Articles exemption. “The decision noted that EPA’s scope document for the asbestos risk evaluation omitted a number of articles known to contain asbestos,” including “cement products; clothing; compressed asbestos fiber jointing paper; millboard; felt; yarn and thread; cords and string; woven or knitted fabric; asbestos articles for use in civil aircraft; crocidolite footwear; accessories and headgear; asbestos paper; compressed asbestos fiber jointing in sheets or rolls; asbestos woven or knitted fabric; wallboard and floor tiles; window caulking; recycled asphalt shingle scrap; adhesive mastic; gaskets for motorcycles; and pads for ATVs and scooters.”
Impurities exemption. According to The National Law Review, “the citizens’ petitions had cited ‘several studies demonstrating the presence of asbestos contamination in makeup, crayons and other children’s toys made from talc (a mineral often found in deposits also containing asbestos) raising the possibility that thousands of asbestos-contaminated talc-based consumer products may be entering the US.’”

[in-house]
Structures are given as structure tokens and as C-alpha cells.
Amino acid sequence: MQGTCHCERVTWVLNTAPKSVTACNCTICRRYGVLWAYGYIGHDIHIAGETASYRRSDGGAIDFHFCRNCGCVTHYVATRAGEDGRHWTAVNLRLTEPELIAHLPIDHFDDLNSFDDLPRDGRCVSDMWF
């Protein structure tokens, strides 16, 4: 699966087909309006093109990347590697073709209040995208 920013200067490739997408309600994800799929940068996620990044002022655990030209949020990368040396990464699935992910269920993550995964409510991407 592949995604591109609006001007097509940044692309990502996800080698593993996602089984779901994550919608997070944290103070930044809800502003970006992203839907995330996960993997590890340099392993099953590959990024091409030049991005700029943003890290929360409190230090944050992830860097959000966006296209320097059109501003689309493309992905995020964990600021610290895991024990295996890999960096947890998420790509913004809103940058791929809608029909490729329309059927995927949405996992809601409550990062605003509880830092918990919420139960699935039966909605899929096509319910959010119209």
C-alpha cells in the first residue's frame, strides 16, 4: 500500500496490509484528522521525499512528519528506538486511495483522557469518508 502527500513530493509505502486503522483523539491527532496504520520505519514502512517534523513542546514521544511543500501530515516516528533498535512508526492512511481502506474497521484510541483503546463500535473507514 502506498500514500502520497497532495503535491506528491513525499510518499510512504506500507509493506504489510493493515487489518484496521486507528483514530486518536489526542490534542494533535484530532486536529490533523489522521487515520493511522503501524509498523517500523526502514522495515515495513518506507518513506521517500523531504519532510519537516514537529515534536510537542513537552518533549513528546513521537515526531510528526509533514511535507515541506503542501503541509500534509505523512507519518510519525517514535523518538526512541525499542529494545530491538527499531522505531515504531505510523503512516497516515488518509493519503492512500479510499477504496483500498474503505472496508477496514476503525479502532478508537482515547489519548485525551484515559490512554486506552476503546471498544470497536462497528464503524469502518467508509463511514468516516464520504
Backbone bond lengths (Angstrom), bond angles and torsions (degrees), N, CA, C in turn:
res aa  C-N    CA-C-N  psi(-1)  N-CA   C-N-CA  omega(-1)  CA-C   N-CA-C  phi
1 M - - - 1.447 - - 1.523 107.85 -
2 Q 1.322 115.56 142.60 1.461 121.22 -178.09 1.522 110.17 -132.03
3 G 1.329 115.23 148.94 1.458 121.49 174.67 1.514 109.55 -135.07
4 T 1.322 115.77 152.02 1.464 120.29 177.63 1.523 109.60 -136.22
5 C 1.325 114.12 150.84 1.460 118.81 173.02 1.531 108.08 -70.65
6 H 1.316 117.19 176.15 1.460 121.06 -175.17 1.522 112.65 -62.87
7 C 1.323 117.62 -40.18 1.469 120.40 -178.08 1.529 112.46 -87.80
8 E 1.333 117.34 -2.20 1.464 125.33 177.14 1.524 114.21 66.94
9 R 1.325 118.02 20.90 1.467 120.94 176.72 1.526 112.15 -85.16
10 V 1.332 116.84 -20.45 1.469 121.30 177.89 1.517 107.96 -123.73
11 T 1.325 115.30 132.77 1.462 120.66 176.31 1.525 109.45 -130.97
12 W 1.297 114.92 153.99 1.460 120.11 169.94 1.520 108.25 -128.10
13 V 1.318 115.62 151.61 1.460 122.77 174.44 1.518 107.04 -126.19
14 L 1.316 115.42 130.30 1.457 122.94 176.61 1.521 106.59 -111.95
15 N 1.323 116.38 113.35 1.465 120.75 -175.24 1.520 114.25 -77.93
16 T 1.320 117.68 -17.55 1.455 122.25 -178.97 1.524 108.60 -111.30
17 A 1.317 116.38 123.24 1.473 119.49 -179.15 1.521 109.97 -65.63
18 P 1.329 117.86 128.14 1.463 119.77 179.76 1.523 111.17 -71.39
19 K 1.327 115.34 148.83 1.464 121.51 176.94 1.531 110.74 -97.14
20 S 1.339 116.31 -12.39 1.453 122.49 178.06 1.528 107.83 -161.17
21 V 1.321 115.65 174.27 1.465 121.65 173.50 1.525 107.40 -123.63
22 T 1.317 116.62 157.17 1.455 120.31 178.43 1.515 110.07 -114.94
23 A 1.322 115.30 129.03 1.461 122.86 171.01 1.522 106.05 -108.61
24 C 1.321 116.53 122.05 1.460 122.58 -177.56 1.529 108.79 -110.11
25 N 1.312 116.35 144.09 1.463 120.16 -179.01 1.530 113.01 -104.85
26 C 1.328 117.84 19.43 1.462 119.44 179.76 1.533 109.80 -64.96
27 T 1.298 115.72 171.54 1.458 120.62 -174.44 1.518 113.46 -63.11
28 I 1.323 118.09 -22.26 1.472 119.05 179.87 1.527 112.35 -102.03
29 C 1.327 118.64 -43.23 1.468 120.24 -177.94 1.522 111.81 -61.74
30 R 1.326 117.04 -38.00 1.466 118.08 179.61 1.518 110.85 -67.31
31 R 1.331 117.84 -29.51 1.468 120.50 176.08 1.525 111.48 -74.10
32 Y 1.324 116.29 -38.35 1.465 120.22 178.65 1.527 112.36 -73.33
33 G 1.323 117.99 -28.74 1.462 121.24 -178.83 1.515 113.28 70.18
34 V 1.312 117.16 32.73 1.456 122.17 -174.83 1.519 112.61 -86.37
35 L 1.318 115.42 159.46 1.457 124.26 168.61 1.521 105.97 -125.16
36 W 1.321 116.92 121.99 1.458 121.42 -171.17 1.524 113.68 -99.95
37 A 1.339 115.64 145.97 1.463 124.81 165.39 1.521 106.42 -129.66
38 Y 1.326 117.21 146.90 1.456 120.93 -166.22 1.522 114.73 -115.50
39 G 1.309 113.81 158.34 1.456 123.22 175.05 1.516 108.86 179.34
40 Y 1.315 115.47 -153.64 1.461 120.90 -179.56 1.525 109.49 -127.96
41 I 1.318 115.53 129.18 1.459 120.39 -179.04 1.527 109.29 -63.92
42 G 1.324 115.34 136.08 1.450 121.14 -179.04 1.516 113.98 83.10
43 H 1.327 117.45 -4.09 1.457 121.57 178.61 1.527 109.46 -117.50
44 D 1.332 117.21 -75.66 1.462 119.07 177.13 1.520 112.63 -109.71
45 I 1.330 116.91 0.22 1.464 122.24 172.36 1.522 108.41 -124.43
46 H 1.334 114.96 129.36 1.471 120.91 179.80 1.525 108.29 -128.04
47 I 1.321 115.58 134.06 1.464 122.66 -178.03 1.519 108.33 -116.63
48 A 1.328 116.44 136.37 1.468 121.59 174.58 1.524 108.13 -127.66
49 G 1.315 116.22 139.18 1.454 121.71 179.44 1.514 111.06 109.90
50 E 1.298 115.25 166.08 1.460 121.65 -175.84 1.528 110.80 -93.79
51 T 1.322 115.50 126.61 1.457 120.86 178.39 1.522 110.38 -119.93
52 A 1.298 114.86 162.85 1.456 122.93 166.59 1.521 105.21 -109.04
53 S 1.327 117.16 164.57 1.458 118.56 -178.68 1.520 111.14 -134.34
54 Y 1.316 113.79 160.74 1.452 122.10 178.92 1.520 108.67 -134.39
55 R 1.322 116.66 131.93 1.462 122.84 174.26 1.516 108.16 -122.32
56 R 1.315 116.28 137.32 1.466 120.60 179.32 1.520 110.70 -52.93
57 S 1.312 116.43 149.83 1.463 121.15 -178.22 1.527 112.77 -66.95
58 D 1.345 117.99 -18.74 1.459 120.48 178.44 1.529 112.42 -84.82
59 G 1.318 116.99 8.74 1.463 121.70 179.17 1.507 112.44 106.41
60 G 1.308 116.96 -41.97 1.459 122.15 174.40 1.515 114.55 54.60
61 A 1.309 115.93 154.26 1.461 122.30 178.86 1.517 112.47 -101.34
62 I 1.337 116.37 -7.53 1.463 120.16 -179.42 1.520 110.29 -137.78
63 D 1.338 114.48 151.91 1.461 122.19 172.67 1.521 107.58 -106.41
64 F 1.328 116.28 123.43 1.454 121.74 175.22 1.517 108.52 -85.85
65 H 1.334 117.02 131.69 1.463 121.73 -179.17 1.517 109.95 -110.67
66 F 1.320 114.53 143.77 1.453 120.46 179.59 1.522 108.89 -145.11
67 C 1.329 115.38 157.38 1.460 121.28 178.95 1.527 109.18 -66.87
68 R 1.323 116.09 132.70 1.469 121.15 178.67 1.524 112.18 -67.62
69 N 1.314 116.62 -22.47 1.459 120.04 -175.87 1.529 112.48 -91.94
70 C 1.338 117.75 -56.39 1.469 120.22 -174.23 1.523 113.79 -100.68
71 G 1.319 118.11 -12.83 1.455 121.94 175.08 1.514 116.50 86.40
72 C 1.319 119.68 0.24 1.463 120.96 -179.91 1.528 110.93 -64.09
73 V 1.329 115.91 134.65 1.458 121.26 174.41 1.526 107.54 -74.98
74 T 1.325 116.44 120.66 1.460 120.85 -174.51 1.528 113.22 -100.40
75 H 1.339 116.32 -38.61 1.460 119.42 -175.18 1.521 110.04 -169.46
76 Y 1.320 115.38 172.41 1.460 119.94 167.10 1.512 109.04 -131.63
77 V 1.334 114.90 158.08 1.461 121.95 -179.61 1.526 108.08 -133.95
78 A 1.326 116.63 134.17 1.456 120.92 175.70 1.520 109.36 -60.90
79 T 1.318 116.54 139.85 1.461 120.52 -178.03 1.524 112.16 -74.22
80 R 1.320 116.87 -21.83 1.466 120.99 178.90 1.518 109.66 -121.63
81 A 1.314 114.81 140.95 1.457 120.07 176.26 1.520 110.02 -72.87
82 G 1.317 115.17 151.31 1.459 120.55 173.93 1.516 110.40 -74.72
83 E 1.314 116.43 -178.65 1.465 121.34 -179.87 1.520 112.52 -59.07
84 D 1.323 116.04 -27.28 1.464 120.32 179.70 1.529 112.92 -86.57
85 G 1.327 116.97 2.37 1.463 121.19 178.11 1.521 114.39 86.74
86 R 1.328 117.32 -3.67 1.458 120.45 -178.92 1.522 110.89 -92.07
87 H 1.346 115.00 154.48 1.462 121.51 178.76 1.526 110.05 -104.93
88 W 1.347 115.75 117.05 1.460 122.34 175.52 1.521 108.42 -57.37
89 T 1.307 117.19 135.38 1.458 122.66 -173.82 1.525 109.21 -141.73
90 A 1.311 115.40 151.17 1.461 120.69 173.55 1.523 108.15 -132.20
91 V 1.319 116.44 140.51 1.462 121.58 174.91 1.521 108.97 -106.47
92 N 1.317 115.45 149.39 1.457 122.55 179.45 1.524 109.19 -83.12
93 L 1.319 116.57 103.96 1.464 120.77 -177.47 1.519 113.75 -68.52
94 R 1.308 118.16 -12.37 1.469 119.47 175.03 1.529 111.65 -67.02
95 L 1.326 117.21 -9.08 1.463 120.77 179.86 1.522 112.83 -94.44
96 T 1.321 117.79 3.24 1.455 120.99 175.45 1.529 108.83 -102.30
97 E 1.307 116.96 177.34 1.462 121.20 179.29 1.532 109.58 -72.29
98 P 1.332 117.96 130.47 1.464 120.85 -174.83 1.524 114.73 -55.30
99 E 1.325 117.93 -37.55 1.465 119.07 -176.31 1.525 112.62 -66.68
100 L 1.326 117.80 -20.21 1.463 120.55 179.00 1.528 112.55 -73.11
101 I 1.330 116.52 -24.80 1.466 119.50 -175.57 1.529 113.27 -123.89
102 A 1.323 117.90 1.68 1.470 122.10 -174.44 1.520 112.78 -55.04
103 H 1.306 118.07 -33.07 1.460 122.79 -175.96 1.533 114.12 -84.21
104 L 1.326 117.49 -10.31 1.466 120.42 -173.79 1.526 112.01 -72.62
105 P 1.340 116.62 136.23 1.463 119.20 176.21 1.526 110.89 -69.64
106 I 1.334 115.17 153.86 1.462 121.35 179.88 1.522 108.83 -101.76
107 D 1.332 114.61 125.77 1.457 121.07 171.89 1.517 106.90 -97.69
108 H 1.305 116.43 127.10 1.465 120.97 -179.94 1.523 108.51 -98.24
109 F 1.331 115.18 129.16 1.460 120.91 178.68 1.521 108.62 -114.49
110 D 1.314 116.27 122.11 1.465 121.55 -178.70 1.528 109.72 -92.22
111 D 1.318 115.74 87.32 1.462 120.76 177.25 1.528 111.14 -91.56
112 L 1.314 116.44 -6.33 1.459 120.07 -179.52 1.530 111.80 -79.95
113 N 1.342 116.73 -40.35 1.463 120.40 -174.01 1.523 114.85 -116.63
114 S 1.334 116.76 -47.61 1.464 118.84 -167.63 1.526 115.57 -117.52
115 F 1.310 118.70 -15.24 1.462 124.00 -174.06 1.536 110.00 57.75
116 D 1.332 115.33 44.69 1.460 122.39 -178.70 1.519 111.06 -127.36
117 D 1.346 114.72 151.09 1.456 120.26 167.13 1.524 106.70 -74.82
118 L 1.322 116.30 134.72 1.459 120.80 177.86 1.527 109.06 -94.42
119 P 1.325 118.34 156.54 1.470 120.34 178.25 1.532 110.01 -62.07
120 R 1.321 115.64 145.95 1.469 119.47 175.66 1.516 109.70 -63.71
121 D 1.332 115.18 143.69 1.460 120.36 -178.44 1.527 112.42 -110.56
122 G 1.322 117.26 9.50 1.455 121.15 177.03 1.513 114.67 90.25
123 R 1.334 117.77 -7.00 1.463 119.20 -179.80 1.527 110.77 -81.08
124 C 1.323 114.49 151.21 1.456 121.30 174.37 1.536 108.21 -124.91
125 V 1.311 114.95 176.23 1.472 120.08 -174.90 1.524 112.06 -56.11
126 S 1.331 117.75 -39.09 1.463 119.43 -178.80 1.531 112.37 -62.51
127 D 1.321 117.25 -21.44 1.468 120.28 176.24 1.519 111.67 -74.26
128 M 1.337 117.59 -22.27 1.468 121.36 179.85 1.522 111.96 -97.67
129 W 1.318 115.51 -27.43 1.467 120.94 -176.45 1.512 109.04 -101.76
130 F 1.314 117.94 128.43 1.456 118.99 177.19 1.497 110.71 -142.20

Processors exclusion. “The CDR requires reporting only by manufacturers. 40 CFR 711.8. The court declared that, ‘TSCA unambiguously requires processors to report their data to EPA.’ Section 8(a)(1) begins, ‘The Administrator shall promulgate rules under which – (A) each person … who manufactures or processes … shall submit to the Administrator such reports, as the Administrator may reasonably require….’ (Emphasis in the court decision.) The court found that EPA’s argument that it already captures all reasonably available information on processing from reporting by manufacturers (through the process and use section of the Form U and voluntary information submissions) ‘is not reasonable.’ The decision did not quote or address the section 8(a)(1) limitation, ‘as the Administrator shall reasonably require.’”